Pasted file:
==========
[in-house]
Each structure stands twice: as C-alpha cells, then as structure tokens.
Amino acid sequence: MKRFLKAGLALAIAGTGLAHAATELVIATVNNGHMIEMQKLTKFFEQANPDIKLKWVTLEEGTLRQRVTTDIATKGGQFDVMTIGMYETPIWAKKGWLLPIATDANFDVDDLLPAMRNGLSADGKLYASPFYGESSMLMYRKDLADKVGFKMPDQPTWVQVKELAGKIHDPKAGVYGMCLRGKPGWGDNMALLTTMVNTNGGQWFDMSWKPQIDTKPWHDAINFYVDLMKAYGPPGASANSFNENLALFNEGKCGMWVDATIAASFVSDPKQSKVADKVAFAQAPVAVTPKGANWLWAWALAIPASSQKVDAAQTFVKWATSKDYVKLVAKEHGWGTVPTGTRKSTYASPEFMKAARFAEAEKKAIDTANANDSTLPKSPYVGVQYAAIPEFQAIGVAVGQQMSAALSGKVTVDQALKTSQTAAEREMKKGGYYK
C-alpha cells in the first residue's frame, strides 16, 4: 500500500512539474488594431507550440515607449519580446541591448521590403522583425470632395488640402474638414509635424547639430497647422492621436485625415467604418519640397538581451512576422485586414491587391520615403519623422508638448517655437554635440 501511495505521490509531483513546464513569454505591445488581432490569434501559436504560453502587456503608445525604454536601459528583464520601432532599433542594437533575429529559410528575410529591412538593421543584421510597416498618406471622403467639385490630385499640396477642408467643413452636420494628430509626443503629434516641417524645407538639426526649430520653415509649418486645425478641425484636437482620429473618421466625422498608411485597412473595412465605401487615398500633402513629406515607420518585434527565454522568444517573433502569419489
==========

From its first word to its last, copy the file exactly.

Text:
[in-house]
Each structure stands twice: as C-alpha cells, then as structure tokens.
Amino acid sequence: MKRFLKAGLALAIAGTGLAHAATELVIATVNNGHMIEMQKLTKFFEQANPDIKLKWVTLEEGTLRQRVTTDIATKGGQFDVMTIGMYETPIWAKKGWLLPIATDANFDVDDLLPAMRNGLSADGKLYASPFYGESSMLMYRKDLADKVGFKMPDQPTWVQVKELAGKIHDPKAGVYGMCLRGKPGWGDNMALLTTMVNTNGGQWFDMSWKPQIDTKPWHDAINFYVDLMKAYGPPGASANSFNENLALFNEGKCGMWVDATIAASFVSDPKQSKVADKVAFAQAPVAVTPKGANWLWAWALAIPASSQKVDAAQTFVKWATSKDYVKLVAKEHGWGTVPTGTRKSTYASPEFMKAARFAEAEKKAIDTANANDSTLPKSPYVGVQYAAIPEFQAIGVAVGQQMSAALSGKVTVDQALKTSQTAAEREMKKGGYYK
C-alpha cells in the first residue's frame, strides 16, 4: 500500500512539474488594431507550440515607449519580446541591448521590403522583425470632395488640402474638414509635424547639430497647422492621436485625415467604418519640397538581451512576422485586414491587391520615403519623422508638448517655437554635440 501511495505521490509531483513546464513569454505591445488581432490569434501559436504560453502587456503608445525604454536601459528583464520601432532599433542594437533575429529559410528575410529591412538593421543584421510597416498618406471622403467639385490630385499640396477642408467643413452636420494628430509626443503629434516641417524645407538639426526649430520653415509649418486645425478641425484636437482620429473618421466625422498608411485597412473595412465605401487615398500633402513629406515607420518585434527565454522568444517573433502569419489